And in order not to confuse the regulars or to spoil any new readers, that’s likely all the Swedish I’ll offer today. The witch has been chosen as blogger of the month by that trusty old magazine Vi, which I mention every now and then, in their book magazine ViLäser. One has to admire their superior taste, and their courage in plumping for something so foreign as one of their own blogging in English. But Swedes are a linguistic lot, so I hope this will work out well.
I did realise the other day, that in my eagerness 28 months ago to remain fairly anonymous, I might have overdone things ever so slightly. No name (but by now most of you know what the civilian witch is called), no geographical clues as to where she stores her broomstick (much) and no way to contact me other than by commenting and ‘screaming’ for help. Ever an unhelpful soul, I like it that way.
So, a few facts; I’m Swedish. I’ve lived in England for over a quarter century, and yes, that makes me really old. These days the broomstick cupboard can be found in Stockport, which I generally explain as Manchester’s Mölndal, if you think Göteborg. It’s famous for hats. Like Alice’s Mad Hatter, hat makers went mad because they were poisoned by something in the hat making process. Very nice.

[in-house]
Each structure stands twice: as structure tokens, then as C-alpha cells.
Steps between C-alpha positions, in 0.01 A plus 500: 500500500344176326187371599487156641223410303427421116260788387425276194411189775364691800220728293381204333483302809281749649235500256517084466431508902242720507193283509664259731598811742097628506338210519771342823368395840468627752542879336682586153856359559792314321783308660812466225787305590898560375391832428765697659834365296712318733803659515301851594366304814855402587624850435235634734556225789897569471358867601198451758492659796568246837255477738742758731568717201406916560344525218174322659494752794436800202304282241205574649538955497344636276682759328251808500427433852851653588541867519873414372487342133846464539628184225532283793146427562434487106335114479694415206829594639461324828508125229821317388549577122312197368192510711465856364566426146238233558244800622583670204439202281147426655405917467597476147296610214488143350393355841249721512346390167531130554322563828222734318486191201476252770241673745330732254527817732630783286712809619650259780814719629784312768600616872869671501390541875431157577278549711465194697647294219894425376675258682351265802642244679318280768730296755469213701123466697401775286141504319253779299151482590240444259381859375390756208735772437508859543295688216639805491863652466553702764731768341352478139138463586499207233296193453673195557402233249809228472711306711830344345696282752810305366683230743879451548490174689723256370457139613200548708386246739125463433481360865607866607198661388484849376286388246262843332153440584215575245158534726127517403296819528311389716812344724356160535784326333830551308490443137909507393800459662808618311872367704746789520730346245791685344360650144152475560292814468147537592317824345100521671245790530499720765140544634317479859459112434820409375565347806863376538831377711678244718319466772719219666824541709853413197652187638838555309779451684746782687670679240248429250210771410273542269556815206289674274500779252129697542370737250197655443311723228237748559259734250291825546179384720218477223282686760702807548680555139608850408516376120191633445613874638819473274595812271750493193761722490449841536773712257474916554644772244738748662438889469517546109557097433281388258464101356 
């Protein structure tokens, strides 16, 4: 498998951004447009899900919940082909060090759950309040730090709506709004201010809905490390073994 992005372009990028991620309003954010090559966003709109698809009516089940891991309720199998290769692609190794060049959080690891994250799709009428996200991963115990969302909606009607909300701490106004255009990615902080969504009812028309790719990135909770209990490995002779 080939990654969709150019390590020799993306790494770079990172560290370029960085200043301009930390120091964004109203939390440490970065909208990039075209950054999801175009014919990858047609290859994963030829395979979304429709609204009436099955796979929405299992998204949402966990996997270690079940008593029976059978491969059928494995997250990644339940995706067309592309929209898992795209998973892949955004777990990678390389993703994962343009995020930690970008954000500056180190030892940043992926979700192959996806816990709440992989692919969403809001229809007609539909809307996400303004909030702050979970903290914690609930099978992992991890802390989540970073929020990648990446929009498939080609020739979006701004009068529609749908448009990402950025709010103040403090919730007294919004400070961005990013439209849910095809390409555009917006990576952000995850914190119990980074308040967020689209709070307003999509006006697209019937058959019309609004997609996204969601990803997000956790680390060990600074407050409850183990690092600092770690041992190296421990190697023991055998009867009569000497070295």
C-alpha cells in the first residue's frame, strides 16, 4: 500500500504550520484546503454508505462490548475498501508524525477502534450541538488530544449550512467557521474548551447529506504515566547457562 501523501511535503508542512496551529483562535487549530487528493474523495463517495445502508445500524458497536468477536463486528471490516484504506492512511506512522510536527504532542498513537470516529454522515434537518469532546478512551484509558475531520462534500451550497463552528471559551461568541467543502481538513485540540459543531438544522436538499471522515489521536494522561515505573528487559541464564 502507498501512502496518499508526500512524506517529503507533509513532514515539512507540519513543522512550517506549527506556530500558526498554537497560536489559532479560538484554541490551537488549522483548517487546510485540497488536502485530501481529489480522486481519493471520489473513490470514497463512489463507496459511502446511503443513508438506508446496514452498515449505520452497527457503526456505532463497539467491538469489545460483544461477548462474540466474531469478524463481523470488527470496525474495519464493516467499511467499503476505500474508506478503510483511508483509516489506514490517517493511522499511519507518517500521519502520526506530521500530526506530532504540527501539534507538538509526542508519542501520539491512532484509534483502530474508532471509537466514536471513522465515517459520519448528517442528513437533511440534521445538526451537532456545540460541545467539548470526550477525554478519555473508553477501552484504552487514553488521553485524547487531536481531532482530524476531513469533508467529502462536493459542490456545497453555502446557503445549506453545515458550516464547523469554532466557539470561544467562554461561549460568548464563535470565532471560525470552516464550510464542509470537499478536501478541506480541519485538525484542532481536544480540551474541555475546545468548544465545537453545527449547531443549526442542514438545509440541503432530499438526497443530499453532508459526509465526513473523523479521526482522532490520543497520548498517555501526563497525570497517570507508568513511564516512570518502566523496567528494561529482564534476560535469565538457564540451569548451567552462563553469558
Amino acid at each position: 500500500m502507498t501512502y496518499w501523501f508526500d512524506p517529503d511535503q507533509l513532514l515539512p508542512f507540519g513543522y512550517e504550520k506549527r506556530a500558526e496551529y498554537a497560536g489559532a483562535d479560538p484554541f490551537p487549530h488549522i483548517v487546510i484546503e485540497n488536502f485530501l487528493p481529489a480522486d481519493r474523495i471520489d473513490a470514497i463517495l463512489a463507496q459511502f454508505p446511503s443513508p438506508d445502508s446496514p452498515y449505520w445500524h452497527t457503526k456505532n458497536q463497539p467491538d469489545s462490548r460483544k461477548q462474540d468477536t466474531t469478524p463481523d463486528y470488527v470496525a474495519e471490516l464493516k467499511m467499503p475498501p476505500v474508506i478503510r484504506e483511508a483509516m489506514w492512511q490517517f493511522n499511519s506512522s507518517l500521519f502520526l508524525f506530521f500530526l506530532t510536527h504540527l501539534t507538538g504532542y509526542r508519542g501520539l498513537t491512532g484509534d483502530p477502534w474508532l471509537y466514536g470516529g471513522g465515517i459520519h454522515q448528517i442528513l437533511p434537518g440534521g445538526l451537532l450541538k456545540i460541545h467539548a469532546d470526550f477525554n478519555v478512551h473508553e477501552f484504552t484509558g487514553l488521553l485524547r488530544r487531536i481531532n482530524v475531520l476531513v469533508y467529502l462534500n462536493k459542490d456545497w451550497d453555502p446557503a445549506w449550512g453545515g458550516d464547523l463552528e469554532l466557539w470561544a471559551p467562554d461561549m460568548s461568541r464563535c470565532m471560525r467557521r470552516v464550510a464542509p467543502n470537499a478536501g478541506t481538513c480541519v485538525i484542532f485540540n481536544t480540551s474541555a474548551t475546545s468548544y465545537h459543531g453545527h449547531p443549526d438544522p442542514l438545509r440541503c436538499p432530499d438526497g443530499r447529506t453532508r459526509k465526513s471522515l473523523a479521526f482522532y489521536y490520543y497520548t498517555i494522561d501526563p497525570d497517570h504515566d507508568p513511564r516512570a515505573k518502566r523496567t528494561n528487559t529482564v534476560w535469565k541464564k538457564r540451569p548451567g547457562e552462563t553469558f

I drive my family mad. They are the Resident IT Consultant, who despite being born in Scotland can say ‘koav’ which is halländska for korv (sausage). It’s Offspring, consisting of Son and Daughter, who these days are so old that I find myself borrowing other people’s children for author interviews whenever necessary. Their bookish exploits get milked for all that they are worth on these pages. Son is a Philip Pullman nerd on the highest level. Daughter loves several authors, and to prevent you all having a fight, I won’t mention names. But you know who you are.
I mostly write tongue-in-cheek comments about book related things, do reviews of books and interview many of my beloved authors. Bookwitch set out to be about children’s books only, but there is a fair amount of crime in these parts, too. My list of Aspie books has suggestions for books for readers with Asperger Syndrome.
Last but not least, little sister CultureWitch goes on and on about all sorts of things that are not books.